February 19, 2011

Flashes busted at Drexel




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Kent State lost, 73-66, at Drexel on Friday as a part of the ninth annual
ESPN Sears Bracketbuster series, but almost lost much more than just an out-of-conference
game.


Early in the second half, junior point guard Michael Porrini drove
the lane to his left, was hacked and began to favor his right wrist even before
he landed.


The man who head coach Geno Ford has called a "pit bull" and "one
of the toughest players in the league" on more than one occasion stayed
down for a couple of minutes in obvious pain.


After missing four minutes of play, Ford's pit bull returned to the
floor and on his first play drove the lane and was again fouled.


Before his return, it'd be hard to believe coach Ford--and his staff,
and the players on the team, and the coaching staff-- wasn't holding
their collective breath just a bit.


Porrini has again and again demonstrated his vital importance to the Golden
Flashes' success on both ends of the floor; he's able to set up
teammates with his ability to drive the ball, he pushes the ball in transition
as well as anyone in the conference and is an outstanding rebounding guard.


That importance was verified on Friday night.


After falling behind early 20-14, Porrini made two layups--one an and-1 he
made into a 3-point play--and a jumper to bring KSU within one, 22-21.


Just a minute later, he committed his second foul and was then called for
a charge at the other end for his third, and had to sit down early with five
minutes remaining in the half.


For the next couple minutes, the KSU offense lost all rhythm and came to a
halt and Drexel tore the Golden Flashes to pieces inside on their way to a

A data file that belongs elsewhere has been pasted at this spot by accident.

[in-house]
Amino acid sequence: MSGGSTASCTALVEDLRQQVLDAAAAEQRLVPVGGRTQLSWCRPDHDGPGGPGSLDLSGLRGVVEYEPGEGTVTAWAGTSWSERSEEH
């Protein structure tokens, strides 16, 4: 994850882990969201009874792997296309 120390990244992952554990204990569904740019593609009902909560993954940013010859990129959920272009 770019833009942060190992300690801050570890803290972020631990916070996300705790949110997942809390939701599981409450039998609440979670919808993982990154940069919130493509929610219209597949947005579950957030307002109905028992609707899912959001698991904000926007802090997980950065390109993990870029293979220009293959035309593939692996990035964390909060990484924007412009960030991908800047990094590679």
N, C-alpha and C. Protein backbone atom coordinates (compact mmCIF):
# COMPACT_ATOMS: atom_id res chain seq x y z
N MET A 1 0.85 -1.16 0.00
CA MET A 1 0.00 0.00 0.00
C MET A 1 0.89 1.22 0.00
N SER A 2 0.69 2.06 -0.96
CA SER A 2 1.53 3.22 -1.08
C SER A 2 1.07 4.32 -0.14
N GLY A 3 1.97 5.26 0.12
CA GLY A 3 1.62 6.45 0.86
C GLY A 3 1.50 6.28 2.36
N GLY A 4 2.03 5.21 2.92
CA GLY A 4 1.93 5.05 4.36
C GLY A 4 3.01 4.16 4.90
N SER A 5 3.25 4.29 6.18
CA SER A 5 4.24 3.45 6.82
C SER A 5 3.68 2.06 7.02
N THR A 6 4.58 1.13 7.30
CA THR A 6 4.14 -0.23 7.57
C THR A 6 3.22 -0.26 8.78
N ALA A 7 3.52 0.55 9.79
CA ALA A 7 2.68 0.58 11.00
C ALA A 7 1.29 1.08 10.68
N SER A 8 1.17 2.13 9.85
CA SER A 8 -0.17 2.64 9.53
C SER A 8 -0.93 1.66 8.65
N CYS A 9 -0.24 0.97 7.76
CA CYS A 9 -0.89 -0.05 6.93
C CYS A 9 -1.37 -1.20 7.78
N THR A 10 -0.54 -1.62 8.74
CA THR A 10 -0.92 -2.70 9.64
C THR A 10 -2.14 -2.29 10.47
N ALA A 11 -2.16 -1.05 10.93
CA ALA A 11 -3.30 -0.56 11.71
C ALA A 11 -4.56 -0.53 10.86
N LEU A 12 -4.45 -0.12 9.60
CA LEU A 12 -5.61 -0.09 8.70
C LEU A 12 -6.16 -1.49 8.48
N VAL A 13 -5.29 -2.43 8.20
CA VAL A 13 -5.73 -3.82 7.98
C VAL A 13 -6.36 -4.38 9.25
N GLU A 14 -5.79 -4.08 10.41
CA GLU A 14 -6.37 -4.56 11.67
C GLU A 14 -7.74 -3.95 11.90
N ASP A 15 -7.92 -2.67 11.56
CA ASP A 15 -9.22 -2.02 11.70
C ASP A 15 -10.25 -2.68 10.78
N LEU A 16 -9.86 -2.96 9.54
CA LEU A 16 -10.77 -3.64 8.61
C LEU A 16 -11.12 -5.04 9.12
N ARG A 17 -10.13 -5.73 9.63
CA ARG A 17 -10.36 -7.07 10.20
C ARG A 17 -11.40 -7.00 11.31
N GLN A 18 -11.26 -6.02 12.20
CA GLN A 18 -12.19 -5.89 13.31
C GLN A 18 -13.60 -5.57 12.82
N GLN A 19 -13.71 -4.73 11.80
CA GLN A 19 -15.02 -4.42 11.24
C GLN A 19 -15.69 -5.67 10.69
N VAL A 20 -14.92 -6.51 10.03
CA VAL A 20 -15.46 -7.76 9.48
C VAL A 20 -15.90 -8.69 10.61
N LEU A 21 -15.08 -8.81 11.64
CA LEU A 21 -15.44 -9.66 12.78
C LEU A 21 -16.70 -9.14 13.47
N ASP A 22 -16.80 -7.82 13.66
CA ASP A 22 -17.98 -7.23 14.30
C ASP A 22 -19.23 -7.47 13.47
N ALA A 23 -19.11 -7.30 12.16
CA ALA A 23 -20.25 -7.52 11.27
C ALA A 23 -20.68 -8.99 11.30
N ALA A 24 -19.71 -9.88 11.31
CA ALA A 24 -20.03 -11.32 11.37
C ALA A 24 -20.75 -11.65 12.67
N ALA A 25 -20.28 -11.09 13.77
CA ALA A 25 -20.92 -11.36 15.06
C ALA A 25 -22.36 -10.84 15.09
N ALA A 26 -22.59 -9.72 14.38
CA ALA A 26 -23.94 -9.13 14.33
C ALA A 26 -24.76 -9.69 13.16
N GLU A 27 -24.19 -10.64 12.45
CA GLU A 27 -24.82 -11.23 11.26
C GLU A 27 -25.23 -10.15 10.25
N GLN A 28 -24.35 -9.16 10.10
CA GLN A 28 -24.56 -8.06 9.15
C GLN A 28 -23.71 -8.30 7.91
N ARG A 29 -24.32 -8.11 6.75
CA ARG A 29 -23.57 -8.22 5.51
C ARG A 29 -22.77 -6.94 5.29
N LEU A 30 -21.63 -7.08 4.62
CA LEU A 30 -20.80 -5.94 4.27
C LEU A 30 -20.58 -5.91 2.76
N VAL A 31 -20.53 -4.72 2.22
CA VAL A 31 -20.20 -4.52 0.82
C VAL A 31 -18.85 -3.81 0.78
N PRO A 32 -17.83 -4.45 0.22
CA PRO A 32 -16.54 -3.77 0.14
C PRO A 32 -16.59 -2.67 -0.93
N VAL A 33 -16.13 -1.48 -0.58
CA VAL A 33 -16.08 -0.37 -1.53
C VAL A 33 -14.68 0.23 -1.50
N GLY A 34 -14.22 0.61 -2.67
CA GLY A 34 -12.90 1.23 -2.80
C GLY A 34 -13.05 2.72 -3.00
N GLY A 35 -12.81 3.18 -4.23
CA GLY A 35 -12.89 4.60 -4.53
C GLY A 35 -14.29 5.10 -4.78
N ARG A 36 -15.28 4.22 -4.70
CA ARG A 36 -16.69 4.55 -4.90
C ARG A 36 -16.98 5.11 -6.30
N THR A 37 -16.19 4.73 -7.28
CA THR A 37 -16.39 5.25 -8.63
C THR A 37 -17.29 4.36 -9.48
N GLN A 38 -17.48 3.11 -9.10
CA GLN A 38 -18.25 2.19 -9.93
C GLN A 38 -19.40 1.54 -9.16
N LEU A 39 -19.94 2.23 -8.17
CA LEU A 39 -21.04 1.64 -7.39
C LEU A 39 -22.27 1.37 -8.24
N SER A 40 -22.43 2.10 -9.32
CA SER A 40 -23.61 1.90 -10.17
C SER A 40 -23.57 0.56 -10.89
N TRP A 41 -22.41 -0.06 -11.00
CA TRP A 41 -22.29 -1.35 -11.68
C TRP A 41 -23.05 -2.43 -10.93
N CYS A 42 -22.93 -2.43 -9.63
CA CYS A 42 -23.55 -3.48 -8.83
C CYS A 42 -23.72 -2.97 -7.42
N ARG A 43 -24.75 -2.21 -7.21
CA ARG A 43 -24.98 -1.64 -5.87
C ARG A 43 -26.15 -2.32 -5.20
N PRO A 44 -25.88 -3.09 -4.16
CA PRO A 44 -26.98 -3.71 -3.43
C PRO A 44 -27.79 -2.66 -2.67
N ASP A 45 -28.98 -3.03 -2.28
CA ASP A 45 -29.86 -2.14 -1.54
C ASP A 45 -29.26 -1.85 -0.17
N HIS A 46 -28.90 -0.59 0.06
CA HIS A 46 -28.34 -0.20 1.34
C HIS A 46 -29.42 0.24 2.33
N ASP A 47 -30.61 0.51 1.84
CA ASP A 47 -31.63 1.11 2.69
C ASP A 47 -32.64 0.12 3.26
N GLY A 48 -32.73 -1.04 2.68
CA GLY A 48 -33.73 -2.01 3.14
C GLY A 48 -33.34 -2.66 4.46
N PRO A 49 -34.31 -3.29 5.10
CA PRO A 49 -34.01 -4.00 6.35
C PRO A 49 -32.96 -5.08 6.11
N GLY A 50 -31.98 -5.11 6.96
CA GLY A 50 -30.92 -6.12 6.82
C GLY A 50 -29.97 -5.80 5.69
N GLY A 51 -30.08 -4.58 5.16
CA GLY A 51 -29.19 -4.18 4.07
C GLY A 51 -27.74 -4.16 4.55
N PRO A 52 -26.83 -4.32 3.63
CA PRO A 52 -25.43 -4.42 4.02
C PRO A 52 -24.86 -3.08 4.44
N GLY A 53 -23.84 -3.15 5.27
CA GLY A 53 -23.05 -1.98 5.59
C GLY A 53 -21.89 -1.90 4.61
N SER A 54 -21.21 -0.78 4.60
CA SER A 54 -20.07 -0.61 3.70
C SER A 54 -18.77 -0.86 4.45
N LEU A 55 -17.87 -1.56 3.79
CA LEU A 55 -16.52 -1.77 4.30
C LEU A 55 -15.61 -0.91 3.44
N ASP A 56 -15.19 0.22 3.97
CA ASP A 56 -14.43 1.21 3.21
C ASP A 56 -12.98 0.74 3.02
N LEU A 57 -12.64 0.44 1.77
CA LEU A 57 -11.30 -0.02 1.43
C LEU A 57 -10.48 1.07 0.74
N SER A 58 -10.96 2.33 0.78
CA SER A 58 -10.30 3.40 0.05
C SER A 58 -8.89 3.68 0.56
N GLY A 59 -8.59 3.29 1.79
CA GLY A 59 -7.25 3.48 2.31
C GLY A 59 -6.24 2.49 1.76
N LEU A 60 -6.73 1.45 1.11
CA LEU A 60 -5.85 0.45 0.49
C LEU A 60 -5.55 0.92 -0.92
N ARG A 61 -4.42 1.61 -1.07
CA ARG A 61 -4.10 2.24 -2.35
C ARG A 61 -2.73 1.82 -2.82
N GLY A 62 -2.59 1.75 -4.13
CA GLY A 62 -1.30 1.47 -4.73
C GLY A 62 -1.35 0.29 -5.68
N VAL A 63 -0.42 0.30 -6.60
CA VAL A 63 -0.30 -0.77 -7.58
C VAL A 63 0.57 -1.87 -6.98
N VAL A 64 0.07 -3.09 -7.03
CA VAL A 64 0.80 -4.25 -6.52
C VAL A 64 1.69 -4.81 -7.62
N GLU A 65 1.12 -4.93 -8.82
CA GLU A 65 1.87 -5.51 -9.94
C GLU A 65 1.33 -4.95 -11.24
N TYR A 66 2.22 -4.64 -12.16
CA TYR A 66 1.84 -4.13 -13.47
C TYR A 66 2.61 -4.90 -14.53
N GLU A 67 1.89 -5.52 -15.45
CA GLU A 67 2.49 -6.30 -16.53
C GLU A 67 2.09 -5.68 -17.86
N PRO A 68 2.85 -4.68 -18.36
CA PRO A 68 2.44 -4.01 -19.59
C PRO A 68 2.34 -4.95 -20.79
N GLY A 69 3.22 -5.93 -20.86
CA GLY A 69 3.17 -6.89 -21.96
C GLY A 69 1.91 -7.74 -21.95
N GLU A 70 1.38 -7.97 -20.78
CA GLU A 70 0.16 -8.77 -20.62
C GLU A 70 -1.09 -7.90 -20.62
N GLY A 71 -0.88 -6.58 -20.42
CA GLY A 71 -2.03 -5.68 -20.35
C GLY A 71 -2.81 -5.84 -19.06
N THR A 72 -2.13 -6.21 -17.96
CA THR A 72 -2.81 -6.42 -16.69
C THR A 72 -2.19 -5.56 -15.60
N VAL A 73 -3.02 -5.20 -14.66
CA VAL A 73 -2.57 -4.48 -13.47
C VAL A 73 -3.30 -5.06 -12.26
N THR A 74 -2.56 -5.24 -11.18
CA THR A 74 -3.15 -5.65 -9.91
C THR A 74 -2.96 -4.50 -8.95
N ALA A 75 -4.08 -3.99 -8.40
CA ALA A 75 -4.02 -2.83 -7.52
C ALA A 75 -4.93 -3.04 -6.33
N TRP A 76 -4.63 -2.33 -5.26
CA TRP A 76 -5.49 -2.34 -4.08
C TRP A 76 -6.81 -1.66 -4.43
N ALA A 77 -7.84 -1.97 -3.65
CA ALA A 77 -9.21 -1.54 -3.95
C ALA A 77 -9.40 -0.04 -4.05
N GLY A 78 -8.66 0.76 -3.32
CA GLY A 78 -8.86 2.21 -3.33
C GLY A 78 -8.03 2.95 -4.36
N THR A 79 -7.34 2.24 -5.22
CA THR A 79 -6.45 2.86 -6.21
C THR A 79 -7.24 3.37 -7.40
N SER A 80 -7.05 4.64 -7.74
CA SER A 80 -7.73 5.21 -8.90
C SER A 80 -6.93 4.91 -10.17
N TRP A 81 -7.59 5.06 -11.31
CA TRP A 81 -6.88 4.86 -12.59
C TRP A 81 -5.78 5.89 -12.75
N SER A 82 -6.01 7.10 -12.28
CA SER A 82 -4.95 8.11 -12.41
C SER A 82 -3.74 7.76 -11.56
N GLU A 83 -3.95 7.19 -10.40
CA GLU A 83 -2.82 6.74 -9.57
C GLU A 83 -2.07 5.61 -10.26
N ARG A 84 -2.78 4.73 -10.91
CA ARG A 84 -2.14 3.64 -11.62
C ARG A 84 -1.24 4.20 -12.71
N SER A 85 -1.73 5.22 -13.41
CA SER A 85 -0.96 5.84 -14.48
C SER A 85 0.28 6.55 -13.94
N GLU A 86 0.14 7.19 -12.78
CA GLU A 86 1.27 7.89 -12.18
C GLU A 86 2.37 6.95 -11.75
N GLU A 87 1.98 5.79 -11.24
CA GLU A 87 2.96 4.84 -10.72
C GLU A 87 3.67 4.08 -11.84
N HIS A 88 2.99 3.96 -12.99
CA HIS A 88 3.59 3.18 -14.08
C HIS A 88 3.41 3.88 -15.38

16-0 run.


Porrini, despite missing an extra seven to eight minutes of playing time,
scored 12 points with five of those coming after his return. His 12 points
were second only to Carlton Guyton's 17.


It was Kent State's inability to keep Drexel's two talented big
men off the glass, however, that buried the Golden Flashes.


Coming into the game, the Dragons, behind forwards Samme Givens and Daryl
McCoy
, were averaging 40.3 rebounds per game, which ranks eighth in the country.


In Ford's pregame speech--which was aired on ESPNU before the game--Ford
warned of Drexel's rebounding prowess and that KSU would have to "go
get the ball like men."


His warnings weren't heeded.


Givens and McCoy had their way with the Golden Flashes inside, bringing down
14 offensive rebounds and 46 overall.


Just nine minutes into the game, the Dragons already had scored nine second-chance
points.


Givens had an especially great night, scoring a game-high 17 and bringing
down 15 rebounds.


McCoy's presence was more felt while guarding forward Justin Greene.


Standing a rock-solid 6-foot-9, 270 pounds, he held Greene to just 4-of-16
shooting as KSU's leading scorer routinely bounced off of him in every
direction.


Greene did, however, bring down seven offensive rebounds and 15 total--he
was the only player with any success around the rim.


This was Kent State's second loss in three days--their matchup with
Western Michigan on Monday now holds even more importance.


The Golden Flashes, 8-3, are currently a half game out of first place to Miami.
Since KSU and Miami are 1-1 against each other, a second tiebreaker must be
used.


The formula is winning percentage against conference teams, from top to bottom,
regardless of times played or division.


What that means is the deciding factor would be KSU and Miami's winning
percentage against the team with the next best conference record.


At the time being, that would be Western Michigan at 7-4, who beat Miami earlier
in the year.


A win against the Broncos would move KSU into first place.























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